UW News

May 8, 2015

UW Press launches new food-focused book series

News and Information

From the popularity of farmers markets to greater awareness about obesity, Americans are more interested than ever in what they eat and where it comes from.

Once simply a question of what’s for dinner, food has become a focal point for concerns about health, sustainability and the environment. Recognizing food’s increased importance in popular culture and academia, the University of Washington Press is launching a new book series called “Food, People, Planet” that aims to explore food from various social and cultural angles.

The press’s Editor in Chief, Larin McLaughlin, said the UW is fertile ground for the series — the Northwest has a history of food activism and alternative economies, she said, and there is strong interest on campus in food studies. More than a dozen departments offer food-related courses, and there is a proposal underway to create an interdisciplinary food studies minor.

The series, McLaughlin said, will focus on works that are scholarly but accessible to a broader audience.

“It will try to connect the dots between food production and consumption issues and look at food security, food sovereignty and the environmental impacts of food practices,” she said.

The series is still in the nascent stages, and McLaughlin is seeking submissions from scholars and food writers from anywhere in the world. Proposals could be on anything from, say, how Somalis living in Seattle are maintaining their food traditions to the economic impacts of the U.S. chia market on Bolivian farmers.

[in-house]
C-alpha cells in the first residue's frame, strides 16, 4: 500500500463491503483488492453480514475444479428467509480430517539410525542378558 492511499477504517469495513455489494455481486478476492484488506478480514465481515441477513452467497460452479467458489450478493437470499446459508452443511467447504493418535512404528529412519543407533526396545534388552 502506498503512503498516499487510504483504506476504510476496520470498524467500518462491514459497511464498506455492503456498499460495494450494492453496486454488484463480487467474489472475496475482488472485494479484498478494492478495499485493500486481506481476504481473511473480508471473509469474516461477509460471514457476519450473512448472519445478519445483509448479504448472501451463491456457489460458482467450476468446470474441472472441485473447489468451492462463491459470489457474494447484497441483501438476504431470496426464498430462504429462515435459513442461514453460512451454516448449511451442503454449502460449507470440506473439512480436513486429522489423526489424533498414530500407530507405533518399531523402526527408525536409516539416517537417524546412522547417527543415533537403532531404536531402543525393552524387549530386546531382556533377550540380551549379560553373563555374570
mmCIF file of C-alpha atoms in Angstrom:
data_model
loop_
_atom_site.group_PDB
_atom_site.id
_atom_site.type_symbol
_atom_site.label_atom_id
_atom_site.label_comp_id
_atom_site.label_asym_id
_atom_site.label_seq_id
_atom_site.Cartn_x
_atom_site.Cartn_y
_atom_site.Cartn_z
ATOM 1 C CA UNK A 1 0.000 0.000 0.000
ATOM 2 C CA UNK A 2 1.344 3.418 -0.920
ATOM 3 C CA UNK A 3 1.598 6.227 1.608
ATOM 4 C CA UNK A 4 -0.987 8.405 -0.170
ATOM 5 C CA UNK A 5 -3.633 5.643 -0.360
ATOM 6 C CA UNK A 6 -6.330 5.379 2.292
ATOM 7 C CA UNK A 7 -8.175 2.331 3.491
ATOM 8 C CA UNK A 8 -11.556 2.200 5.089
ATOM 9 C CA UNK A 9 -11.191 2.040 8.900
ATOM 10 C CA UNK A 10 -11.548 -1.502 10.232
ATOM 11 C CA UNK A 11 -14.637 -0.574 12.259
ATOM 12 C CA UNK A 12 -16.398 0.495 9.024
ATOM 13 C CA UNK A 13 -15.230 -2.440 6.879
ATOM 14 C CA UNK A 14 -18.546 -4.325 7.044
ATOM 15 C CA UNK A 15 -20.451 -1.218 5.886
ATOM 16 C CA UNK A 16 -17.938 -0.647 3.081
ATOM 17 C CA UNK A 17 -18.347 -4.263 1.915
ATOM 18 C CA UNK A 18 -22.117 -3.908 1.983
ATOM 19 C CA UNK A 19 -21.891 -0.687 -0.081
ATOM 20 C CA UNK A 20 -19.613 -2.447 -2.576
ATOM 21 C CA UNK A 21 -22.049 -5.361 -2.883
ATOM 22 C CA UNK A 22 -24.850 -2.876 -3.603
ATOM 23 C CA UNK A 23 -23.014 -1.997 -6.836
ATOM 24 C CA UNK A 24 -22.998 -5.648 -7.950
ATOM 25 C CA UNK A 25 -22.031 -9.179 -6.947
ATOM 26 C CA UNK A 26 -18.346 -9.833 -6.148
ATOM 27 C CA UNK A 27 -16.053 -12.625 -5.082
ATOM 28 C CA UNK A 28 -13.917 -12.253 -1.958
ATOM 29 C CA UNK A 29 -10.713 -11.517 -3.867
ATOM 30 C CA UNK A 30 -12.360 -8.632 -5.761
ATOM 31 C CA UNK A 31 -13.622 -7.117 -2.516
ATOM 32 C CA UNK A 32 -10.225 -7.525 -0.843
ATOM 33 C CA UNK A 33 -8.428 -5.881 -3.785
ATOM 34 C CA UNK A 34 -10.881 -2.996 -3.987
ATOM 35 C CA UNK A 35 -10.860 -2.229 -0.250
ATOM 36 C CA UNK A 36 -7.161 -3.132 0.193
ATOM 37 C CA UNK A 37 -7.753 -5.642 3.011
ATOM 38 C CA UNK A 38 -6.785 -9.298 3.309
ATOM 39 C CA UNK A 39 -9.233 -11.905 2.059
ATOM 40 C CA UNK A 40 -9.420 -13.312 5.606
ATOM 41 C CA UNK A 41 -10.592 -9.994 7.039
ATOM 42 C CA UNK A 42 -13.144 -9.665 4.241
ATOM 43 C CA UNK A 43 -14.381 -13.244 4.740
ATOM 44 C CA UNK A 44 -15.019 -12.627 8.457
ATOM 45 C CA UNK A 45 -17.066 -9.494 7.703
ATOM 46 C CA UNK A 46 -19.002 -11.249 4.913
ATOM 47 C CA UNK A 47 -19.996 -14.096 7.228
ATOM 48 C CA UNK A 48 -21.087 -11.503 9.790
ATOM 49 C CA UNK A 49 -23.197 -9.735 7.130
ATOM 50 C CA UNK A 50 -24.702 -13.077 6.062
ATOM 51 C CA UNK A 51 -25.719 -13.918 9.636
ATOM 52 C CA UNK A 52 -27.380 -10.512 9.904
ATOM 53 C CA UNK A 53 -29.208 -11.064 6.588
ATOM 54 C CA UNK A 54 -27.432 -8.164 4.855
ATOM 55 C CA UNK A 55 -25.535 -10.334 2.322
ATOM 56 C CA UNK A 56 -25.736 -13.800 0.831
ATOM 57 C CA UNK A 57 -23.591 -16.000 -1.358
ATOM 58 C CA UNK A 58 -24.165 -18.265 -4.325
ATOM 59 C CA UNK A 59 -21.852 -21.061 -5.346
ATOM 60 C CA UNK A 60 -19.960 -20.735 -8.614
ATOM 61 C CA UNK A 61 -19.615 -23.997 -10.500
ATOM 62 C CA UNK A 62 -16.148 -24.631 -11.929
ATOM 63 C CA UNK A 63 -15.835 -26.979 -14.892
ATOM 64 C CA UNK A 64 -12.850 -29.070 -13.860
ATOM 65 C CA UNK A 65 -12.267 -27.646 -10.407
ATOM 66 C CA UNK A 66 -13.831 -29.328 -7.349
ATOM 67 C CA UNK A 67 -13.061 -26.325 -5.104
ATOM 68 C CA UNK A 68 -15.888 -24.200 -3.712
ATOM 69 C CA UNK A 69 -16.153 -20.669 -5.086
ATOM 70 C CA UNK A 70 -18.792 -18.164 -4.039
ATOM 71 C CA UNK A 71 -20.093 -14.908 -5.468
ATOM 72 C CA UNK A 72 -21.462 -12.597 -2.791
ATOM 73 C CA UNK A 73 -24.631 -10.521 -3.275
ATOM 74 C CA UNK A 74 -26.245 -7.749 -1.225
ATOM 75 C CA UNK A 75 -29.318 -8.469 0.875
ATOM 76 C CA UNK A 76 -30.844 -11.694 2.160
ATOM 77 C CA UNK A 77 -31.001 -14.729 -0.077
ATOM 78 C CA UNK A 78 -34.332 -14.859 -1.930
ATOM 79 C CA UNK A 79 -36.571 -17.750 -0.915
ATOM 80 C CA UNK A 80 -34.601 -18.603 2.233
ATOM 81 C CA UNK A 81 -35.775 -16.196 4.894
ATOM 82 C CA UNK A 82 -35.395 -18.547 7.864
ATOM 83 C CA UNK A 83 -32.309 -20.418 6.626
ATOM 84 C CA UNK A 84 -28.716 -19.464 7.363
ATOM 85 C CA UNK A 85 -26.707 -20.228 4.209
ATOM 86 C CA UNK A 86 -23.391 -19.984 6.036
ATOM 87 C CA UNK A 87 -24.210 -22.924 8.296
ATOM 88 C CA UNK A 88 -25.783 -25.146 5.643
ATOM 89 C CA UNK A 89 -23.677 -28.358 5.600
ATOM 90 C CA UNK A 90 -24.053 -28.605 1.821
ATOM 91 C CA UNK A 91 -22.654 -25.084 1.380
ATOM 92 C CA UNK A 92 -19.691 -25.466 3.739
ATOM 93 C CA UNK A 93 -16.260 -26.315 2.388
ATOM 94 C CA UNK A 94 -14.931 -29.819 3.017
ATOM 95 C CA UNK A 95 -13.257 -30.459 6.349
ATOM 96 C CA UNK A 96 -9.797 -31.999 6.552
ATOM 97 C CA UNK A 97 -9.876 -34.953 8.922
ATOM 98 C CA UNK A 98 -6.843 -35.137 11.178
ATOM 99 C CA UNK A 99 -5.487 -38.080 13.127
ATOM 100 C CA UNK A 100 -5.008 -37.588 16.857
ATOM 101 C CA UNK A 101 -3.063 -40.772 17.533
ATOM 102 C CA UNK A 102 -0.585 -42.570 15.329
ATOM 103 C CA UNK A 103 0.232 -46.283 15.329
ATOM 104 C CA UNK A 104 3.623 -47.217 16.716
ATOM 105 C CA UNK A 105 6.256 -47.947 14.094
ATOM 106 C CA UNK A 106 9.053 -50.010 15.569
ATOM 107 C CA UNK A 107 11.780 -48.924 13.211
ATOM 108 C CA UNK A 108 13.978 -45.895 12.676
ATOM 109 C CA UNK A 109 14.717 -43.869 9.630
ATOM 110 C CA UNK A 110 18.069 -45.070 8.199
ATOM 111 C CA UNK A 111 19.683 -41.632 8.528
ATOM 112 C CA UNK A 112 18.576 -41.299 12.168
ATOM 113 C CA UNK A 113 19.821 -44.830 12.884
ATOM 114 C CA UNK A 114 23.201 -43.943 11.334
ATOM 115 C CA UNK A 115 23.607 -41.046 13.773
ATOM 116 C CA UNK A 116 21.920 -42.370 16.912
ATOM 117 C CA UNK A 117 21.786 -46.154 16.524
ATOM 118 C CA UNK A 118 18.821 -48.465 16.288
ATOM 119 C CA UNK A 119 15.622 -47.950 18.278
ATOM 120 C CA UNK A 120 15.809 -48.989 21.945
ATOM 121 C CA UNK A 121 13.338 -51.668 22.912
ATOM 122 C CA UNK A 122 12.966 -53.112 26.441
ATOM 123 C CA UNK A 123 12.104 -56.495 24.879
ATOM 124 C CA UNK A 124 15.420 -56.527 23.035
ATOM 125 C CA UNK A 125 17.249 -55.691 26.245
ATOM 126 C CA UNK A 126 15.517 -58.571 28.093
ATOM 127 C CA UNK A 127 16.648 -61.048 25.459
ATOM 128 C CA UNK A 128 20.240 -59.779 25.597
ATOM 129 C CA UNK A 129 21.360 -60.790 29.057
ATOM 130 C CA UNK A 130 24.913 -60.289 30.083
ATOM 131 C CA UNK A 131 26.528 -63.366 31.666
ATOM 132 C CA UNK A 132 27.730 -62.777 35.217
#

McLaughlin is working on the project with Lucy Jarosz, chair of the UW’s geography department, and Ann Anagnost, a UW anthropology professor. The pair, who conduct research on different aspects of food and hunger, will help solicit and edit manuscripts for possible publication.

Jarosz credited authors such as Michael Pollan (“The Omnivore’s Dilemma) and Eric Schlosser (“Fast Food Nation”) for bringing critical questions about food into the mainstream. Media coverage of the U.S. obesity crisis and heightened consumer awareness about buying choices have also helped fuel a broad interest in food, she said.

“There’s a deeper interest in knowing where your food comes from and how it was produced,” she said. “Food and agriculture touches everything from climate change to public health to building community and eating together. It’s such an important part of life.”

Submissions and questions about the series can be directed to McLaughlin at lmclaugh@uw.edu.